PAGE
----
Since I can remember, people told me I should become a lawyer. The most frequent reason centered around my love of a good debate. Growing up, I had very little boundaries in terms of who and when I would debate. When my high school French teacher told me I had to eat the salad or fail, I debated loudly. I would gladly name everything in that bowl in French as that was a requirement of the class but this was not home economics and I did not have to eat anything. This landed me in the principal’s office. I won.

I have numerous other stories that follow the same trend. I never just accepted things because someone else said them. Truthfully, as a kid, none of these situations really mattered. I could have just eaten whatever was in that bowl. Yet, as an adult, I was able to really help my company and teams when I was able to challenge assumptions/statements made by others. Did you notice my terminology change? Debating was about winning. Challenging thoughts was about exploring to be sure.

Even though my intentions evolved over the years, my style didn’t. As such, I would have to often indicate that I was being a “devil’s advocate” in the discussion and then proceed to basically debate with other people. This seemed sufficient to me for many years until I worked with someone similar to this. I don’t think this person engaged in a conversation where he didn’t disagree with something. And because he was also proud of that ability, there was a greater emphasis on those parts even if they were 10% of the entire conversation. It was exhausting, which made me wonder how exhausted I made people. If my goal was to explore, I had a responsibility to contribute to an environment where everyone wanted to explore. Otherwise, I might just be unintentionally wearing people out to my view/issue, hence being a bully.

So here are some things I’ve been leveraging to aid in my growth:

    • Balance: What am I targeting to bring up? How critical is the point vs the overall? Have I highlighted/appreciated the areas of alignment?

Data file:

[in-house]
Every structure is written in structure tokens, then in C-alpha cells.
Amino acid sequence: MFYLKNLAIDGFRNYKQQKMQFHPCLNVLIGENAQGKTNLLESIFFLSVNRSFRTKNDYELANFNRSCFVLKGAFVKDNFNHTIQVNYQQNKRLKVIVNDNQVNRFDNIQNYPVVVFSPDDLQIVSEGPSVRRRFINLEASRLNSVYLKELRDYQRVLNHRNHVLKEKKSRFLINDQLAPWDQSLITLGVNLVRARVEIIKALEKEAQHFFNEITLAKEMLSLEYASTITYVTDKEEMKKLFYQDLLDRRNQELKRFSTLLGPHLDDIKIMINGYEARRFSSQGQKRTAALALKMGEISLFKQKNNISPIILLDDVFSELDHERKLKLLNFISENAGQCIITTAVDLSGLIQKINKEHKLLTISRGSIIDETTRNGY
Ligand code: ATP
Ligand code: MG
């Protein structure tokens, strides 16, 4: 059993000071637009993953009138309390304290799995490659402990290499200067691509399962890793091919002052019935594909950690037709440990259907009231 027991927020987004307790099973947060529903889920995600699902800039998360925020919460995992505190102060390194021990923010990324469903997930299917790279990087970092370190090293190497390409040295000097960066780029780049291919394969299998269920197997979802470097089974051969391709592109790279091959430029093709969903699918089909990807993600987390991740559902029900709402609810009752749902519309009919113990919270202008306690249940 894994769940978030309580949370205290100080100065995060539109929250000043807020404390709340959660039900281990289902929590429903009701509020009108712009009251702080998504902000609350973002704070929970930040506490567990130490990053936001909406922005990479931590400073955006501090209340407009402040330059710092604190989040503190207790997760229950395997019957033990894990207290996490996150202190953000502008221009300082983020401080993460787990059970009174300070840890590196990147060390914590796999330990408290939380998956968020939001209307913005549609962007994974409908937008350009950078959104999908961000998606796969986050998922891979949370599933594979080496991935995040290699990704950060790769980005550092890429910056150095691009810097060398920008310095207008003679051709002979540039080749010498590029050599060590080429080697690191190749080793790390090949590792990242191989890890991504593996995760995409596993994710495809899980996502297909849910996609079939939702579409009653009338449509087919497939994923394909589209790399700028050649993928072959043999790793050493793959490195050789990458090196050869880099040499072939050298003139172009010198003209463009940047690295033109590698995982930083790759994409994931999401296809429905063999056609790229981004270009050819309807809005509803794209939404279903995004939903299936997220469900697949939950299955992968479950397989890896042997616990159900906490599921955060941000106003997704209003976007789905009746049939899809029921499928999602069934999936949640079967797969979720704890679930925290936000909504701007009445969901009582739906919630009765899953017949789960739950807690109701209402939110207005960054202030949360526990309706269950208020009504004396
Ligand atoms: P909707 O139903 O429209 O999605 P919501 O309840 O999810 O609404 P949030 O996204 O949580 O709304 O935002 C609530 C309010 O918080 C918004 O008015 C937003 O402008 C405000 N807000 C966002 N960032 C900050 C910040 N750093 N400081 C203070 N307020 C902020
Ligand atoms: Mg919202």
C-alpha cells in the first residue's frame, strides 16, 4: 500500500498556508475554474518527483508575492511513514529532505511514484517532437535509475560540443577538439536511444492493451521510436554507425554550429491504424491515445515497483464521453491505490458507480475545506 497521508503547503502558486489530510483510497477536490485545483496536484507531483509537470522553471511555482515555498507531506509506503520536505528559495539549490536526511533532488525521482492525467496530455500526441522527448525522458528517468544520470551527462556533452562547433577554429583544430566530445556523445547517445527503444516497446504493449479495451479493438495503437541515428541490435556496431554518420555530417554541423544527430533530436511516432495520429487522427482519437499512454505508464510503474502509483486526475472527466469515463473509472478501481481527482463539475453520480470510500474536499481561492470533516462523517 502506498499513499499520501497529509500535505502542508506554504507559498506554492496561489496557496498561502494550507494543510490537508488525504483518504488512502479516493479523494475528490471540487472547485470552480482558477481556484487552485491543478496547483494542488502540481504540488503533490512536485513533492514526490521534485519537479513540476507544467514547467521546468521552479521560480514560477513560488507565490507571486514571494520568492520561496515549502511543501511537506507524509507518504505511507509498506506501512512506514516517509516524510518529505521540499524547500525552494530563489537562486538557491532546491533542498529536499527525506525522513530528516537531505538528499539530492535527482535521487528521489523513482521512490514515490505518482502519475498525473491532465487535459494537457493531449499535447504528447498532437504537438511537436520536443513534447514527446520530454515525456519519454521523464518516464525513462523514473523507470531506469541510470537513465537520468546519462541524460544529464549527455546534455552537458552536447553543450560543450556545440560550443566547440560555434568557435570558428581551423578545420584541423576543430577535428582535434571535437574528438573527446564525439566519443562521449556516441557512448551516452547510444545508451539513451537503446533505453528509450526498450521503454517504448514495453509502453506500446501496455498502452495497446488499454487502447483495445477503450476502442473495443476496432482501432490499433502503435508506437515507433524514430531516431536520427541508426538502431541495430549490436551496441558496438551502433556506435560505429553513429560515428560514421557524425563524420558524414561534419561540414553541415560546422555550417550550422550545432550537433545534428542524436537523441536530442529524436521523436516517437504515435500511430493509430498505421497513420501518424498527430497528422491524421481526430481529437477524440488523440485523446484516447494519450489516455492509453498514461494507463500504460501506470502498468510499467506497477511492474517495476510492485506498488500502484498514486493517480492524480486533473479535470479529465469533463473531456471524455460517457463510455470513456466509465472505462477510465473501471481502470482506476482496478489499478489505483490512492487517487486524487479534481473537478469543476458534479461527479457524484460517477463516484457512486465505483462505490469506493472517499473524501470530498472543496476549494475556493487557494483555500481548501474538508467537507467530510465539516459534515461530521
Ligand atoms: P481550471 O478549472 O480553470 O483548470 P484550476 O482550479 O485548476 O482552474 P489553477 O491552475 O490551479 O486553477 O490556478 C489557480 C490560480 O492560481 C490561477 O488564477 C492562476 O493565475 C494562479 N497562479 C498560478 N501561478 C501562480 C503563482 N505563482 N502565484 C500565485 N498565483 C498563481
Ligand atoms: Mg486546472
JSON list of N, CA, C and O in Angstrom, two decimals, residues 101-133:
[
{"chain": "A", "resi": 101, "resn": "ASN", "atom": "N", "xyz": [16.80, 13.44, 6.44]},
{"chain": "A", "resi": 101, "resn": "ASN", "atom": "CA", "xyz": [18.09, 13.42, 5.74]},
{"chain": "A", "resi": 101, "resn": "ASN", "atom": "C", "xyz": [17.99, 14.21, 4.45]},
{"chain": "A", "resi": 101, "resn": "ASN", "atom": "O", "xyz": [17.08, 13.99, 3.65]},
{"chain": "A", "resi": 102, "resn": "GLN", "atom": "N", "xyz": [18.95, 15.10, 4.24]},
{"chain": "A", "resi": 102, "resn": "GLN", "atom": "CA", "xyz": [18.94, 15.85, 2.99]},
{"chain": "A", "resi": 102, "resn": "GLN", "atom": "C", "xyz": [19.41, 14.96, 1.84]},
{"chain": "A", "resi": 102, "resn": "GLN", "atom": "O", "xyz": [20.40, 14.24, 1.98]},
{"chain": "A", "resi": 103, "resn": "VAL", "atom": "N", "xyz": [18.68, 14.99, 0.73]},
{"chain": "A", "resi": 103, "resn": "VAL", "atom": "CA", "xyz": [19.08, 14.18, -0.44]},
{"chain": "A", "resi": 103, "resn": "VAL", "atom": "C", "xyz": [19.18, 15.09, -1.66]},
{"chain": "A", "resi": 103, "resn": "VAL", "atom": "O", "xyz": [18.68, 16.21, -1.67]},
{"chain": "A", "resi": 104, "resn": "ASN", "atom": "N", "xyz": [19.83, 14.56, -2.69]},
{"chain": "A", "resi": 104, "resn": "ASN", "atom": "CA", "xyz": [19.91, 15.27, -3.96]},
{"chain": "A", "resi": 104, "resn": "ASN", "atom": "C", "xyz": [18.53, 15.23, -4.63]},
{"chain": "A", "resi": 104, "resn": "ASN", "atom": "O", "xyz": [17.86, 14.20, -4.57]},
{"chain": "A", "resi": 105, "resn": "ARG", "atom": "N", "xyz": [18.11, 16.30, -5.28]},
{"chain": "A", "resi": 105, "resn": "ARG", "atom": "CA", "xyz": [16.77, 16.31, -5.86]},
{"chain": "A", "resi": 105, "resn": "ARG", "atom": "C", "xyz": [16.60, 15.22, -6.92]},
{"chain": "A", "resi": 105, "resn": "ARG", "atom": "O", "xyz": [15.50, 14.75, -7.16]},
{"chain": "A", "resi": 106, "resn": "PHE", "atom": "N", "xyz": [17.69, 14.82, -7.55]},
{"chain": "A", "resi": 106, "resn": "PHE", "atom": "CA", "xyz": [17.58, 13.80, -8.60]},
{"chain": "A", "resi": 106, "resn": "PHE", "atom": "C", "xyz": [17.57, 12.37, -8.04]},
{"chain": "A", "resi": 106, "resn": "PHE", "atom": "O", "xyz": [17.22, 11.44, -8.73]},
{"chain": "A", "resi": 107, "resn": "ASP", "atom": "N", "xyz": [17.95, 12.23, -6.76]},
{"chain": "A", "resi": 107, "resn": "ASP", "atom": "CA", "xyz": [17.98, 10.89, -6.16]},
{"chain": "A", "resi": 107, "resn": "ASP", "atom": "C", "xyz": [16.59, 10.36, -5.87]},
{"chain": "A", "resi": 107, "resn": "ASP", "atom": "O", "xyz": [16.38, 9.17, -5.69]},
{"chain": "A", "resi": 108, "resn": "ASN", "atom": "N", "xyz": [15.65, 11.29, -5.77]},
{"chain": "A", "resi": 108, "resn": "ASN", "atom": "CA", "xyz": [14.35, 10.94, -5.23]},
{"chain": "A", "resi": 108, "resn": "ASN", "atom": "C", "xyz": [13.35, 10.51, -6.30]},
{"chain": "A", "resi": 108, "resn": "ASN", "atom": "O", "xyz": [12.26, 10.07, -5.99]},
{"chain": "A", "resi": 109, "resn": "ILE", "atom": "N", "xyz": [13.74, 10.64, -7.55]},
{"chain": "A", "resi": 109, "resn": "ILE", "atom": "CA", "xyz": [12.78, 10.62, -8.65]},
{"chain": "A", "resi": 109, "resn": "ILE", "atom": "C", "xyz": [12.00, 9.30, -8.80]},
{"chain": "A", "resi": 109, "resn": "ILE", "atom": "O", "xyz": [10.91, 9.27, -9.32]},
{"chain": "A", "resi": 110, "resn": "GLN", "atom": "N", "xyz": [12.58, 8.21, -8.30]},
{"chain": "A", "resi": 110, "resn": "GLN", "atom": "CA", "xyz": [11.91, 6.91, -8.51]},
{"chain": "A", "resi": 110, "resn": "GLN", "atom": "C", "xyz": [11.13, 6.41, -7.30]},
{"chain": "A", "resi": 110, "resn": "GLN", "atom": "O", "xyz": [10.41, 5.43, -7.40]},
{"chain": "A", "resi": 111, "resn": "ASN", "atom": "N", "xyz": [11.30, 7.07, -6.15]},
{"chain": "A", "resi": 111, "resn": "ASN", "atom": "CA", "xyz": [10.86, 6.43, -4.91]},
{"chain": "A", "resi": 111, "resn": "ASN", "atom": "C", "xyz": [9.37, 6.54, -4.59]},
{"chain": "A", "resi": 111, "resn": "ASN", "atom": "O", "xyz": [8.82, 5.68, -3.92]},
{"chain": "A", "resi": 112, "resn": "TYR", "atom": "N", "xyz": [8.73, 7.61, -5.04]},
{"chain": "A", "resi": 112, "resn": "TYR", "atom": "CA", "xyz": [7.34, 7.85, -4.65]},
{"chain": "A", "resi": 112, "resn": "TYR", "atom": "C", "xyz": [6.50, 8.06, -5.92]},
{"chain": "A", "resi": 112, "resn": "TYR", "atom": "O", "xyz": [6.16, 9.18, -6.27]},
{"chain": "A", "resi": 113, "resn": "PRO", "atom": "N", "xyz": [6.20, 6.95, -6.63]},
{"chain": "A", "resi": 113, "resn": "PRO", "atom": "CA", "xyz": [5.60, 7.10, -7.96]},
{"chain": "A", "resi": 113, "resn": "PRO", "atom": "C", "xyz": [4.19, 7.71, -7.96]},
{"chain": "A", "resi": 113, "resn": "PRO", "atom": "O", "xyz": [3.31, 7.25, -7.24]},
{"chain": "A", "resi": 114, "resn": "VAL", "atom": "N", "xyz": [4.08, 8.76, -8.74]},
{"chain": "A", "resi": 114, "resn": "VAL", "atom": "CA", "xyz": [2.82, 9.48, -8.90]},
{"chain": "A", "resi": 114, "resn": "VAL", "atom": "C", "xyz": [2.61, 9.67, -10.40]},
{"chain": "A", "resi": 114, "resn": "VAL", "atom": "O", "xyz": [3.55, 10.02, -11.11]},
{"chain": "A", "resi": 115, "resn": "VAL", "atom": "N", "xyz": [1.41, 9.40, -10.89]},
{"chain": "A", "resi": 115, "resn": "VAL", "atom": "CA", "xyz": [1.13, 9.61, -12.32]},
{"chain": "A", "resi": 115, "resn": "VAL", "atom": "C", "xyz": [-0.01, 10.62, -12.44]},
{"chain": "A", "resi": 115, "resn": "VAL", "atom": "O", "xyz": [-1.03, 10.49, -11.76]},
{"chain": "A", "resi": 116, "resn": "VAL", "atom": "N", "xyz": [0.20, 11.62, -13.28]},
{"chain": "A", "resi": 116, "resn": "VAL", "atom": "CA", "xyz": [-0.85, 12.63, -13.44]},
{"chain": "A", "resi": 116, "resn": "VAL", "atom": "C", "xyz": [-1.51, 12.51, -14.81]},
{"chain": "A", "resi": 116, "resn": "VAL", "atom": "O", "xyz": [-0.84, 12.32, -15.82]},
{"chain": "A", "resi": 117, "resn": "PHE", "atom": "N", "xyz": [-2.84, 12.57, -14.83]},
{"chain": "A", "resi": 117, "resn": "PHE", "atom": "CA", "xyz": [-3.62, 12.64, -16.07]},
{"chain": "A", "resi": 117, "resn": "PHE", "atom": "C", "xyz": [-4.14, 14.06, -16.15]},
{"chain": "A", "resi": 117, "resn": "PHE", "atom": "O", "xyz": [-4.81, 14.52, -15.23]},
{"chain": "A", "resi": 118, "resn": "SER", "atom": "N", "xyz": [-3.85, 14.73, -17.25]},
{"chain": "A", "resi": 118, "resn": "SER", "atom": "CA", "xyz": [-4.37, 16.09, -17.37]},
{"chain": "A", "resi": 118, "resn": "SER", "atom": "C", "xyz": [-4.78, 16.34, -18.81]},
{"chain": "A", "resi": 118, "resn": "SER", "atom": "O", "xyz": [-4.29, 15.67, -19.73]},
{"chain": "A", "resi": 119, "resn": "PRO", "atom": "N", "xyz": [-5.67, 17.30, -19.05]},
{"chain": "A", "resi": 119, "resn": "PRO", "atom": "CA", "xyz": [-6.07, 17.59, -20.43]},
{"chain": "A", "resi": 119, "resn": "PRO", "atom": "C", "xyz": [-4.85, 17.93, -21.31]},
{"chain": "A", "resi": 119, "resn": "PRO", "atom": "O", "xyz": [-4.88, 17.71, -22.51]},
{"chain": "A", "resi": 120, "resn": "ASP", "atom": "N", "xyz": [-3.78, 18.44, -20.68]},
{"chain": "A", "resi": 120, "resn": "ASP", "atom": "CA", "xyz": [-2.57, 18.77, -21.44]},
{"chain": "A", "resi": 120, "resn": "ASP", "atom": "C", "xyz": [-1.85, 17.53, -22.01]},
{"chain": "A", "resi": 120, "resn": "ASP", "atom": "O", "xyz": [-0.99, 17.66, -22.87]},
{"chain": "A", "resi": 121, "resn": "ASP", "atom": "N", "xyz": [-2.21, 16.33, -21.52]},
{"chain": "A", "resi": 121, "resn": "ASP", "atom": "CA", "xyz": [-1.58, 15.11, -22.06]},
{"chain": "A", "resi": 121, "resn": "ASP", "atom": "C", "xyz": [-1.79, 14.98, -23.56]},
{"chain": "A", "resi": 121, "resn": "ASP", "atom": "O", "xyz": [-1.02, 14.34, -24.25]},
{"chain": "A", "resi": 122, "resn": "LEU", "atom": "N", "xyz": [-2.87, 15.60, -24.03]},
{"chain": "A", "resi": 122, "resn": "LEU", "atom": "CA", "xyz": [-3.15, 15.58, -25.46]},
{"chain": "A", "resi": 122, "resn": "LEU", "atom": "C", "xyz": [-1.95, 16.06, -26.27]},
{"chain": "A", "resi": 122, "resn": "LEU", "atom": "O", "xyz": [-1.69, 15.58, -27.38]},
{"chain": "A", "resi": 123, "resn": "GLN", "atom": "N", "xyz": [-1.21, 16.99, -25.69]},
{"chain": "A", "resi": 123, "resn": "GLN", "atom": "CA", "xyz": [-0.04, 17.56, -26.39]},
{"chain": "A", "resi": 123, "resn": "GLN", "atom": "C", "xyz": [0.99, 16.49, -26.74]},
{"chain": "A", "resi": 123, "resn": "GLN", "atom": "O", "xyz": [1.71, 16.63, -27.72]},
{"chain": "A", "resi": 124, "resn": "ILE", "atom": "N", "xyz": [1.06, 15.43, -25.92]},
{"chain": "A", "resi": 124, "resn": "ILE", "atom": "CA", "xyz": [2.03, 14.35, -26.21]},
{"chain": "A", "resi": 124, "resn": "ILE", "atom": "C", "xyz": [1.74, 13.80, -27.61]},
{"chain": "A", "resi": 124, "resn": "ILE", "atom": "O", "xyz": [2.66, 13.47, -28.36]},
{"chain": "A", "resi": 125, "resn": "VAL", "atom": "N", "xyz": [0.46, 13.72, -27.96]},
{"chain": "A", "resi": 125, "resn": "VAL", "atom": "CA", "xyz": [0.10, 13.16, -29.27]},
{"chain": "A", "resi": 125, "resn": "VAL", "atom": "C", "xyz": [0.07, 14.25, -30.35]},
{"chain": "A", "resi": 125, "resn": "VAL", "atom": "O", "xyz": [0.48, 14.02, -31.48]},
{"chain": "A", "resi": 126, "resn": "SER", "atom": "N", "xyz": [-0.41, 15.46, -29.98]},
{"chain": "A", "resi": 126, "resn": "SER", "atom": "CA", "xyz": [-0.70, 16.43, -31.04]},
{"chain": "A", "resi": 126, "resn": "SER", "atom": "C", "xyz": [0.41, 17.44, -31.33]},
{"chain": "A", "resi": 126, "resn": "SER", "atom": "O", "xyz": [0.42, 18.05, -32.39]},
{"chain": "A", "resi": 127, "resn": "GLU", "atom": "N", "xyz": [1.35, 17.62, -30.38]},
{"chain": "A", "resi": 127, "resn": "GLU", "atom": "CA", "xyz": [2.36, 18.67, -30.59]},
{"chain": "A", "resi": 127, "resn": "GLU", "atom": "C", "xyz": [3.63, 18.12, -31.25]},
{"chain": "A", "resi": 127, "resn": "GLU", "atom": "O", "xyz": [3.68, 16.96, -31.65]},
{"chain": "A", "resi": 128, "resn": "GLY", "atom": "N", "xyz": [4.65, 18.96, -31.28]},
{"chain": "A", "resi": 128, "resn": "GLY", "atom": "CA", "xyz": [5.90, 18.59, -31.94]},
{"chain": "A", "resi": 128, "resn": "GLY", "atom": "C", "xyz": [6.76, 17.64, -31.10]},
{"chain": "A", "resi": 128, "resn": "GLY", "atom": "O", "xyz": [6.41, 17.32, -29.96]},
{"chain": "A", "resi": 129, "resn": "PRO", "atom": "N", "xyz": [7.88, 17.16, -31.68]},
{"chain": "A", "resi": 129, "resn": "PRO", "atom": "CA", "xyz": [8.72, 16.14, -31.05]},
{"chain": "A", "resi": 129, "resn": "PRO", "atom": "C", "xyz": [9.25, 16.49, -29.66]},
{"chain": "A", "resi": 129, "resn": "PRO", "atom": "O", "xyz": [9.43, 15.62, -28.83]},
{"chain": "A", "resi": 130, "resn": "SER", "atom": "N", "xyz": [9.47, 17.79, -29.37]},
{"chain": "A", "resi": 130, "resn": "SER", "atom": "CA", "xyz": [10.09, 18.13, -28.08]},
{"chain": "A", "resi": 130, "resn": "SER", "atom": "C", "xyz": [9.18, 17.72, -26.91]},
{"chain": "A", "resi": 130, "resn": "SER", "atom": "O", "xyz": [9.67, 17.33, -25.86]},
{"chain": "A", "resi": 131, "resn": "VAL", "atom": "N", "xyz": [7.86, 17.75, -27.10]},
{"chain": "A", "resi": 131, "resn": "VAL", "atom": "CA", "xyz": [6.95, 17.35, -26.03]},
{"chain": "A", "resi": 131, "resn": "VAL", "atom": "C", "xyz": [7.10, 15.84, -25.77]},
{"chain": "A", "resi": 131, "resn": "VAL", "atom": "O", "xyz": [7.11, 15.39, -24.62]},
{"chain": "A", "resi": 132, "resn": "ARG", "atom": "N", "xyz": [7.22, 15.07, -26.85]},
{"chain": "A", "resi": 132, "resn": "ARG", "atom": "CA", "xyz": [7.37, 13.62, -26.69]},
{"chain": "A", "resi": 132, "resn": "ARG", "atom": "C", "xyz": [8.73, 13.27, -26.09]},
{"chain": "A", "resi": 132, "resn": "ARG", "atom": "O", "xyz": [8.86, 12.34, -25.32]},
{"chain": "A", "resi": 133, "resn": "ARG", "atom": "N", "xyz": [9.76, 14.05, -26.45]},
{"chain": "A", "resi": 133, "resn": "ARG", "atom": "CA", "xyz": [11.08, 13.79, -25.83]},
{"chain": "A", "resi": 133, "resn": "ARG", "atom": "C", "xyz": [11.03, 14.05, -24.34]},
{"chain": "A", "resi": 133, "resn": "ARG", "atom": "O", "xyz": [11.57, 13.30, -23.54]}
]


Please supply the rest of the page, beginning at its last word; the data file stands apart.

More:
• Delivery: Am I avoiding a harsh start-up with the concern? How am I framing my contribution? Am I asking questions?
    • Teaching perspective: Who else might be thinking about this too? How can I facilitate the conversation to allow for these topics to emerge?
    • Purpose: We can all sit back and say “I am not focused on winning” but I’m human and winning is nice. So with intent, consider the purpose of raising the topic. Does the discussion truly explore or is it trolling the conversation?

Being able to raise the tough topics in tough situations is critical for a leader; being able to do this without accidently being a bully is critical!

How do you avoid accidentally being the bully?


Tricia Broderick

Tricia Broderick

Tricia Broderick is a leadership and organizational advisor. Her transformational leadership at all levels of an organization, ignites growth of leaders and high performing teams to deliver quality outcomes. Tricia has more than twenty years of experience in the software development industry. She is a highly-rated trainer, coach, facilitator and motivational keynote speaker. Beyond her extensive knowledge and skills, her biggest offering is inspiring people to believe anything is possible.

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